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Google Nest integrates with HomeKit, bringing smart home unification one step closer

Google Nest integrates with HomeKit, bringing smart home unification one step closer

Google Nest integrates with HomeKit, bringing smart home unification one step closer

According to Google, Nest thermostats will soon be compatible with competing smart home ecosystems, such as the Apple HomeKit.

Jon Garnham / CNET

In the not-too-distant future, maybe even before 2021, you’ll be able to do something no one has done before: connect Google Nest-made products to Apple’s HomeKit ecosystem, quickly, easily, and – get it – directly. Or, you may want to incorporate Google devices into your Amazon Alexa-controlled smart home. And that will be fine.

In fact, this new ability to connect previously incompatible devices will work in any direction, which means you’ll also be able to set up Amazon ringtones or Blink cameras on your Google-based smart home – and control them the same way you would use Alexa Amazon or Siri Apple.

No unpleasant solutions, no third party services, such as IFTTT, to close the gap. Just you, your smart home gadgets and the smart home platform you choose, all living in harmony.

Does it sound fancy? It won’t be if Google’s vision for the future of the smart home, presented in a blog post published last week, comes true.


Historically, the Apple Siri voice assistant has not worked well with Google-made devices.

Jason Cipriani / CNET

According to Google, communication will eventually open up between Google-made devices and the ecosystems and smart home products of rival companies due to Google’s adoption of a new connectivity standard called Matter, (formerly known as Project CHIP).

“All Nest displays and speakers, such as Nest Hub and Nest Mini, will be automatically updated to control Matter devices,” according to the blog post. “In addition, we will be updating the latest Nest thermostat to support Matter – which means it can be controlled for the first time on other Matter-certified platforms.”

A look at the list of Matter partners provides an indication of what “other platforms” might include: Apple’s HomeKit, Amazon’s Alexa, Samsung’s SmartThings – plus devices and services from Philips Hue, Comcast, Huawei and more from Signify.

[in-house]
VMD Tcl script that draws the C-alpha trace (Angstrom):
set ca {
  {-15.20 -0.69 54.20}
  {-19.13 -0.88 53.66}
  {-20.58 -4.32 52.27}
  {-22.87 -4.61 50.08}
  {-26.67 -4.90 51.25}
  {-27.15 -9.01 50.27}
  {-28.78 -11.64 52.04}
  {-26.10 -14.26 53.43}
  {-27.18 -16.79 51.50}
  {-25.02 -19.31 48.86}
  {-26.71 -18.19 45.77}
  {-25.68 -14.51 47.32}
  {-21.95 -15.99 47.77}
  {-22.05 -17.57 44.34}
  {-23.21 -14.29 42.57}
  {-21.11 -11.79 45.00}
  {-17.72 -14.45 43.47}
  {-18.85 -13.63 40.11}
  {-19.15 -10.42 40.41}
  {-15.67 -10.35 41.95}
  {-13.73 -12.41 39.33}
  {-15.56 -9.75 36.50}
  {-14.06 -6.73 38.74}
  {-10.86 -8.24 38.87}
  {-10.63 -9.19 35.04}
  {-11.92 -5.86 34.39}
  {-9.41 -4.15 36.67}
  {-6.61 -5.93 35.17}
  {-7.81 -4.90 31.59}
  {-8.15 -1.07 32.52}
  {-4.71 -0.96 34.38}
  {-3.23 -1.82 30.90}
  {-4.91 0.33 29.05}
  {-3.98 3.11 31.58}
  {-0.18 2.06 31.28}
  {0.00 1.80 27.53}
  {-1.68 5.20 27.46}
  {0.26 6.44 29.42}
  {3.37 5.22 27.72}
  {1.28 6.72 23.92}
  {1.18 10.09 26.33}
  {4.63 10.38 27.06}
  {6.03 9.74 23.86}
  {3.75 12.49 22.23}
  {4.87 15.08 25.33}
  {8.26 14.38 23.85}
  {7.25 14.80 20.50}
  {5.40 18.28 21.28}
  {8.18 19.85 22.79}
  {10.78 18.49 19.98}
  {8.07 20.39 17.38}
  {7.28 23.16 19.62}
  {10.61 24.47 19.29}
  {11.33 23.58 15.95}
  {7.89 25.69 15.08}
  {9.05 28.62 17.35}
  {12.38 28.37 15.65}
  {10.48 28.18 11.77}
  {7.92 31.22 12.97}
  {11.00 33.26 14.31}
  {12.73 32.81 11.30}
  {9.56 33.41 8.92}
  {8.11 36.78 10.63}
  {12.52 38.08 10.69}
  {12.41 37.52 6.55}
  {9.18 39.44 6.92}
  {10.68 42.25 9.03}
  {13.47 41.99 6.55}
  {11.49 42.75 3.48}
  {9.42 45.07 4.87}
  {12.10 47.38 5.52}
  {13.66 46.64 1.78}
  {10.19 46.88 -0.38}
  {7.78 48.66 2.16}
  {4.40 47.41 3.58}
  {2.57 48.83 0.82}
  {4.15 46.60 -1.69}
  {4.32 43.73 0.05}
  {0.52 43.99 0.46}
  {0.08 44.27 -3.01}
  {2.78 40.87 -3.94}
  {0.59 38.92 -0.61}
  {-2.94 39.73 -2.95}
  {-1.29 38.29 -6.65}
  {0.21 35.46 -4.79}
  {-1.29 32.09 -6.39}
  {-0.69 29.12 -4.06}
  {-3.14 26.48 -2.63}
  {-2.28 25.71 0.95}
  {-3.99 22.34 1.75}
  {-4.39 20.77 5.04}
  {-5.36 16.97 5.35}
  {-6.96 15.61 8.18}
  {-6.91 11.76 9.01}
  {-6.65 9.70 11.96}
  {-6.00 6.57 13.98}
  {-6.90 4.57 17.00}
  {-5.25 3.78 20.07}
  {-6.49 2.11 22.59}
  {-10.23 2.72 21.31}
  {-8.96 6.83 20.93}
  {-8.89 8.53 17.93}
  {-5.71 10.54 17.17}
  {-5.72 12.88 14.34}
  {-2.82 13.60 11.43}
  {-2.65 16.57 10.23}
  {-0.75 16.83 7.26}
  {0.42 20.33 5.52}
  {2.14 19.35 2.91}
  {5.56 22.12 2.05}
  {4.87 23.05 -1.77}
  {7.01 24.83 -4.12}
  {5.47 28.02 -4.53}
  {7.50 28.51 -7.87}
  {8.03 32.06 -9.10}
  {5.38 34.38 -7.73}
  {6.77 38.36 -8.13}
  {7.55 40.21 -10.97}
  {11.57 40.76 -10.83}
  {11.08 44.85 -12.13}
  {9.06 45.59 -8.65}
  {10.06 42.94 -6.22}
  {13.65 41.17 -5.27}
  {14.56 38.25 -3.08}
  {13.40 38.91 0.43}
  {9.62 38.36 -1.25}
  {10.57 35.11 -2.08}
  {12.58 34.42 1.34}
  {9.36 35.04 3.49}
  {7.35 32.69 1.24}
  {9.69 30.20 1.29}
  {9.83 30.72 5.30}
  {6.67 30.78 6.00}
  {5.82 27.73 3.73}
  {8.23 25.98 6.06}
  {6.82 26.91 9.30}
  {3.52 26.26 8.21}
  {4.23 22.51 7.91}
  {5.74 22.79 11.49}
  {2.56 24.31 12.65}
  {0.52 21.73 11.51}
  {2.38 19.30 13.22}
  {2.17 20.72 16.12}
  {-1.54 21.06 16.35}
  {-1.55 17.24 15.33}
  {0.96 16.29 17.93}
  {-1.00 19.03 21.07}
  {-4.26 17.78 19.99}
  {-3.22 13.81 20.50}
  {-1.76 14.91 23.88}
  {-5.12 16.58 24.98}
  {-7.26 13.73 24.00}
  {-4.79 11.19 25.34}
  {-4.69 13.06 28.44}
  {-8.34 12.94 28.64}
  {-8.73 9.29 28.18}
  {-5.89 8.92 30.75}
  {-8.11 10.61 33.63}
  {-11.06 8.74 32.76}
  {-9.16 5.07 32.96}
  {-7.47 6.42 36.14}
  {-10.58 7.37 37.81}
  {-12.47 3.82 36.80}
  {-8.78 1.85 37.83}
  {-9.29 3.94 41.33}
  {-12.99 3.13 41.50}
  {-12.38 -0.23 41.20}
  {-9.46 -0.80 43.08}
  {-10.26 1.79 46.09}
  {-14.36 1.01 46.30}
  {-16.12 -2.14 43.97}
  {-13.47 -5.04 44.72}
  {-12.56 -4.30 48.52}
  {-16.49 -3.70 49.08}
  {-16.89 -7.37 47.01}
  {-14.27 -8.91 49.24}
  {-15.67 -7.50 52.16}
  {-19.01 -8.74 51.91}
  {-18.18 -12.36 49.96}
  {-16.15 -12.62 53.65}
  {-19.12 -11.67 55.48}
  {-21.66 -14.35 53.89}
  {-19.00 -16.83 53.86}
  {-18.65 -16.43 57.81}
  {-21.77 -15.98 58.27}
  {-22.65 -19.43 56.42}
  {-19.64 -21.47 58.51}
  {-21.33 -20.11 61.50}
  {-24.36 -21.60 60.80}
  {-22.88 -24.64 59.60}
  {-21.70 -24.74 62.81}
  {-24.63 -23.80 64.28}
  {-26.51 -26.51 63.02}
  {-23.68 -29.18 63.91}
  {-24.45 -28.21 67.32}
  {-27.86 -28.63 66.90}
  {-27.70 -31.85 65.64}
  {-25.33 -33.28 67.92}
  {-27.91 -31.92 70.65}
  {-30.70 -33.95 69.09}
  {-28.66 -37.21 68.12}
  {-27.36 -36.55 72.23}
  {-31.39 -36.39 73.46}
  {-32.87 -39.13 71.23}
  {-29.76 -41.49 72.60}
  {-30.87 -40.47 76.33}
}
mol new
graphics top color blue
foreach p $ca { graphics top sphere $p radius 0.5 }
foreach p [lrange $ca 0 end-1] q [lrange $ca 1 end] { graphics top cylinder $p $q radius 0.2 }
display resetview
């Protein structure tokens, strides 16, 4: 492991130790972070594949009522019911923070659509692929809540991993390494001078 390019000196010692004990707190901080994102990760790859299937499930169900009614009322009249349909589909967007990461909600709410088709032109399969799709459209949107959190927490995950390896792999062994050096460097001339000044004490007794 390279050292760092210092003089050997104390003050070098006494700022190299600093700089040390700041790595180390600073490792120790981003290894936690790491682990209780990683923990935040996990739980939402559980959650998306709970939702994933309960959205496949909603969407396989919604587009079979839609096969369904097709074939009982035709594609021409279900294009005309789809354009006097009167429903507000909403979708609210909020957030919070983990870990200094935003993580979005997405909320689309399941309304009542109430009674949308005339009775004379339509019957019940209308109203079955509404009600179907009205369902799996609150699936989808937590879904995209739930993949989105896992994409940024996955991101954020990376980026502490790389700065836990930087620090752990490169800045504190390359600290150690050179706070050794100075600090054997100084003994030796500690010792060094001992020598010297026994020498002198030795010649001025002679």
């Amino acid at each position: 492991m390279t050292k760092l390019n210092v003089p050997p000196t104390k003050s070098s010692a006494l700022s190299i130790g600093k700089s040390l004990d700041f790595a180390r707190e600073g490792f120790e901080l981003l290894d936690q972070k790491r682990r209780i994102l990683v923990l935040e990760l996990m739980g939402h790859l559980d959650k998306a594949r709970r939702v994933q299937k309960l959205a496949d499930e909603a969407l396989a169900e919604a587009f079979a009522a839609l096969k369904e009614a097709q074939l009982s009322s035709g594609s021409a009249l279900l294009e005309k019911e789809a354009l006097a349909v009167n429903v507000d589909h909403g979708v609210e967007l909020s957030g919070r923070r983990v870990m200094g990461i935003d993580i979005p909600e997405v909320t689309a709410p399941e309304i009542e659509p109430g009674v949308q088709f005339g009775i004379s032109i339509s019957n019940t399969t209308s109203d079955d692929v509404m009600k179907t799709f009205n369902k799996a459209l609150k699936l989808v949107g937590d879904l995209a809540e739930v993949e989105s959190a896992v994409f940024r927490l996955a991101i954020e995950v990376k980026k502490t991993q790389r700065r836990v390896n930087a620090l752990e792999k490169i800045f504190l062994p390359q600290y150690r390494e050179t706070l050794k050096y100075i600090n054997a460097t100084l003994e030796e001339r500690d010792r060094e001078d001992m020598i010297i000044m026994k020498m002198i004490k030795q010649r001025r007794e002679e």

The logo of the important smart device on a mains bulb

The three-arrow Matter logo on this smart light bulb means smart home technology that will work well with other Matter-certified devices.

Connectivity Standards Alliance / Illustration by Stephen Shankland / CNET

Google Project Manager Kevin Po confirmed this feature in an interview with CNET. Speaking specifically about the latest Nest thermostat, he said: “If a user chooses to configure it and interoperate with another platform, then we will support them through it.”

When will this brave new world take place? Only later this year, or maybe even early 2022, according to the Connectivity Standards Alliance, which developed the Matter standard. But preparations are already underway.

Google’s mind is set on Matter

Google, in particular, came out in front of the package on it. The company has detailed a few steps it is currently taking – or will soon take – to prepare its Google Nest smart gadgets and Android mobile operating system for the early debut of Matter.

Abbreviation Android 12

Finally, Google’s Android mobile operating system will receive Matter integrations that allow for simplified setup and device controls.

James Martin / CNET

For starters, not only will the entire line of Google Nest smart speakers and displays receive an update to control Matter devices, some of Google’s better-equipped gadgets will also serve as hubs, as well as hubs.

Basically, the Nest Wifi router, the latest Nest Hub, and the Nest Hub Max flagship will use technology that Google has developed – called Thread and part of the Matter standard – to connect to other Thread-enabled devices. in an even faster and more secure way than Wi-Fi alone.

“The thread is great for low, mesh, reliable, scalable communications,” said Po. But most mobile devices cannot communicate directly with Thread gadgets. “Say you wanted your phone to interact with, say, a Thread device,” Po added. “You need a special type of Thread device that can connect Wi-Fi and Thread properly to provide this connectivity.” This is where the Thread connection points come in.


The new second-generation Nest Hub uses a technology called Thread to communicate with other smart home gadgets with Thread.

Chris Monroe / CNET

Some other notable steps announced by Google include:

  • A new smart home directory, which includes a catalog of Google-compatible smart home devices, as well as actions available with Google Assistant, also known as commands that Google Voice Assistant can perform.
  • Support for an open-source communication protocol called WebRTC, which Google says reduces latency and improves the flow of video and audio between security and ringing cameras, TVs, smart displays, and mobile devices.
  • More extensive options for home and away routines, which allow the automation of Nest cameras and thermostats, as well as smart lights, sockets and switches, whether or not it is at home.

Finally, Google expects to implement the Deep Matter standard in its Android mobile operating system. The goal will be to simplify the process of setting up Matter-certified smart home devices to the touch and provide ways to instantly control new devices without having to download additional apps.

“With Android, we’re actually going to develop Matter functionality in Google Play services, and so it’s actually going to be an app that other Android apps can use, and it really makes it really easy for a user to set up a Matter device. “Po said.